Referring to FIG. 4, the boundaries of a monitor screen 24 or virtual "desktop" are shown on which are displayed various graphical elements relating to software or hardware components of the sender's 16 computer system, including a hard drive 26 containing the operating system for the computer and bearing a particular volume name, a functional icon 28 such as a "trash can" which performs a specific operation when actuated (retaining and deleting a deposited file in the case of the trash can 28), a plurality of program icons 30 each relating to a software program resident on or available to the operating system, and a plurality of document icons 32 relating to digital data files contained in the system memory or stored on the hard disk.
In FIG. 5, the sender 16 has used a pointing device 34 such as a mouse- or touchpad-driven cursor to "highlight" and select a desired program icon 30 (in this case the software program corresponding to and responsible for establishing a communications connection with the service provider's network 10) and actuated the pointing device or other command so as to launch the program within the operating system. As a result of that program being launched, a separate display icon 36 is created at a predetermined location on the desktop 24, which may then be selectively moved or repositioned to any desired location on the desktop, hidden, reduced, or otherwise reconfigured. In other types of GUIs, a menu bar or menu column may be created in place of (or in addition to) the display icon 36.
FIG. 6 shows the sender 16 similarly using the pointing device 34 to select and highlight a document icon 32 corresponding to a document to be conveyed via the network to an intended recipient 16, and dragging that document icon 32 across the desktop 24.
In FIG. 7, the sender has dropped that document icon 32 into the display icon 34 corresponding to the service provider's program (and therefore the connection 18 to the network 10), and that icon is therefore shown as momentarily highlighted.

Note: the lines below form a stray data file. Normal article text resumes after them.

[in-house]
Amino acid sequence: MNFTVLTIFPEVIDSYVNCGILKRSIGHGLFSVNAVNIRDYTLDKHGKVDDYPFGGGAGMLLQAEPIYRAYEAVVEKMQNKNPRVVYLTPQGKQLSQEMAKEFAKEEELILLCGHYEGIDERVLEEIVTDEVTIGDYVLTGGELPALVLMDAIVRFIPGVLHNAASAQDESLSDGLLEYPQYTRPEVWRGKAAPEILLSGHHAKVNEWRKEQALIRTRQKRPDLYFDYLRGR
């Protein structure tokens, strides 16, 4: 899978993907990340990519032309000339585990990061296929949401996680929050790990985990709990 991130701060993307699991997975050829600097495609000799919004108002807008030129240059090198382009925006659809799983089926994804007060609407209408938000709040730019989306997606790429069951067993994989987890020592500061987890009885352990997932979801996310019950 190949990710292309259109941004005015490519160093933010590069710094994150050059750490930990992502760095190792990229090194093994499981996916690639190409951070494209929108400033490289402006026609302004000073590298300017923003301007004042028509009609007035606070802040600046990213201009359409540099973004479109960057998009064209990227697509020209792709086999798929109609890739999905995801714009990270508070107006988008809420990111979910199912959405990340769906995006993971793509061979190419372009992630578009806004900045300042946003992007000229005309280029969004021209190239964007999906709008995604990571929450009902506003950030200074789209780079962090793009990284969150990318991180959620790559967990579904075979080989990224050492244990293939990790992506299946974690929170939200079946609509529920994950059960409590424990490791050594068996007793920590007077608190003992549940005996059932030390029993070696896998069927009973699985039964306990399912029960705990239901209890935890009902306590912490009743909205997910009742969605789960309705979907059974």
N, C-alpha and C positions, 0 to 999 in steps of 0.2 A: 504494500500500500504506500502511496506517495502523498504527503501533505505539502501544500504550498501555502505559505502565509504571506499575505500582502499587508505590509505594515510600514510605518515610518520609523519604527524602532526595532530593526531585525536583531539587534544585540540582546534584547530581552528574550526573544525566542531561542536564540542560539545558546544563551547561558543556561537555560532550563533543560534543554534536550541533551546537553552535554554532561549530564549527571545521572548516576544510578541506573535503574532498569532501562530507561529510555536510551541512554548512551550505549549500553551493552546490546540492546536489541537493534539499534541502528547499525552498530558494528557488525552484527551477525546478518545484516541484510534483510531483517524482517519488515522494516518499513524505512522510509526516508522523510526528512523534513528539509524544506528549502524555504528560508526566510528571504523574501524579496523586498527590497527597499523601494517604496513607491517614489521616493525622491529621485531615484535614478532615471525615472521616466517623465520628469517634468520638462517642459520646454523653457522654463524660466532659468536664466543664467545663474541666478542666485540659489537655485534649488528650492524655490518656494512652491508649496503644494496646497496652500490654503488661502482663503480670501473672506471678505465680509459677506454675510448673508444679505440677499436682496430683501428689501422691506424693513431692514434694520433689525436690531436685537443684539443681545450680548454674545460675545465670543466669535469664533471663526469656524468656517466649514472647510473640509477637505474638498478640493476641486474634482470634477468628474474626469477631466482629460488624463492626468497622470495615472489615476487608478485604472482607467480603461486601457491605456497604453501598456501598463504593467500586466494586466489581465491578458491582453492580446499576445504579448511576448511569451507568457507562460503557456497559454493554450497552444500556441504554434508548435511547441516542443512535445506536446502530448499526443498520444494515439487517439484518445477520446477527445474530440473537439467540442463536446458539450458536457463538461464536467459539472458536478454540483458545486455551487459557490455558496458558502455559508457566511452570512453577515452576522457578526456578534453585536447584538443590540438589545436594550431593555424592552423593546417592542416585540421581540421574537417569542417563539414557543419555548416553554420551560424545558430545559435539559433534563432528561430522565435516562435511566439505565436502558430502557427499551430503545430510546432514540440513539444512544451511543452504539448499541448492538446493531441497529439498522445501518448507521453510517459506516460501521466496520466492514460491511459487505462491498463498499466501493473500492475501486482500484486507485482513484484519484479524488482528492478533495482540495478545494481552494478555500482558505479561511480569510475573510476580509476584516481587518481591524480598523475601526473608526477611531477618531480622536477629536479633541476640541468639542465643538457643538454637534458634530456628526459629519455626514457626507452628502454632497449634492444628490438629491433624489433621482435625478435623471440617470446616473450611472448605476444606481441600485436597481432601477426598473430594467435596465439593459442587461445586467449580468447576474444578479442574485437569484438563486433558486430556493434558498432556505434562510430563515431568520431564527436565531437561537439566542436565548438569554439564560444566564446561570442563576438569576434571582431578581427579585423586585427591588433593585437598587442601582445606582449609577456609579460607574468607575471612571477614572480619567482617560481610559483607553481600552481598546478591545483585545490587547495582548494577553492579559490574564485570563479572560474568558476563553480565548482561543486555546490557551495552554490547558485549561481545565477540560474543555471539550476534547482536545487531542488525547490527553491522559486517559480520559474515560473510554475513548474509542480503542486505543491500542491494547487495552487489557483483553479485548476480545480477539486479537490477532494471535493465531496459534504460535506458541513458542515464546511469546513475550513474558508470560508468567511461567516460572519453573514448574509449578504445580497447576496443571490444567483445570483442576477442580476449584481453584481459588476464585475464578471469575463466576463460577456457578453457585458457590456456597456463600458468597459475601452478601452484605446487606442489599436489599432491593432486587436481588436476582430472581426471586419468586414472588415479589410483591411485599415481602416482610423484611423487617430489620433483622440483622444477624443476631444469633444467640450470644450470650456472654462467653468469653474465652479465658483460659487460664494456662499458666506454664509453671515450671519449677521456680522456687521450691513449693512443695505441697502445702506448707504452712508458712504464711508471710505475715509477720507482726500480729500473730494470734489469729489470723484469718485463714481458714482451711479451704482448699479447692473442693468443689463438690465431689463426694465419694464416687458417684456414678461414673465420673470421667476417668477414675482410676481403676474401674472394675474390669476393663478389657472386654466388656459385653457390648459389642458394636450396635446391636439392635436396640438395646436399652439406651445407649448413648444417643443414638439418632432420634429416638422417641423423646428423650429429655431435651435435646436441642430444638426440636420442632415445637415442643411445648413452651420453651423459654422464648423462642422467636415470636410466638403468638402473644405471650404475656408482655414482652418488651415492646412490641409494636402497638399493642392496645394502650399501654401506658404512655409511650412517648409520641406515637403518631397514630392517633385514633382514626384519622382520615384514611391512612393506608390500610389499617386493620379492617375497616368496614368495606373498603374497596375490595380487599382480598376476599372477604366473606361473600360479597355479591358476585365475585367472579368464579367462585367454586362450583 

As a result of this action, a dialog box 3 8 is generated on the desktop 24 a shown in FIG. 8. That dialog box 38 contains data entry fields 40 into which information regarding the document, sender or recipient 16, routing, or other criteria may be entered by the sender 16. The dialog box also contains selection fields 42 from which the sender may select one or more intended recipients based upon previously input information, or may enter pertinent information as needed or required. The dialog box 38 provides buttons 44 which may be selected or actuated in order to choose various options regarding the document information or content, its transmission, or the value-added services to be provided by the service provider. Actuation of those buttons 44 indicates selection of an option, and causes the software program to generate the appropriate commands or append the appropriate information to the document or the electronic invoice. Certain information generated by the software program (or transmitted from the service provider back to the sender's 16 computer system) may also be displayed within the dialog box 38, or retained in a separate log file. That displayed information may include the unique identification information for the document, such as a serial or tracking number, the document size in megabytes or other units, the expected transmission time required or estimated transmission time scheduled, confirmation of receipt, and so forth.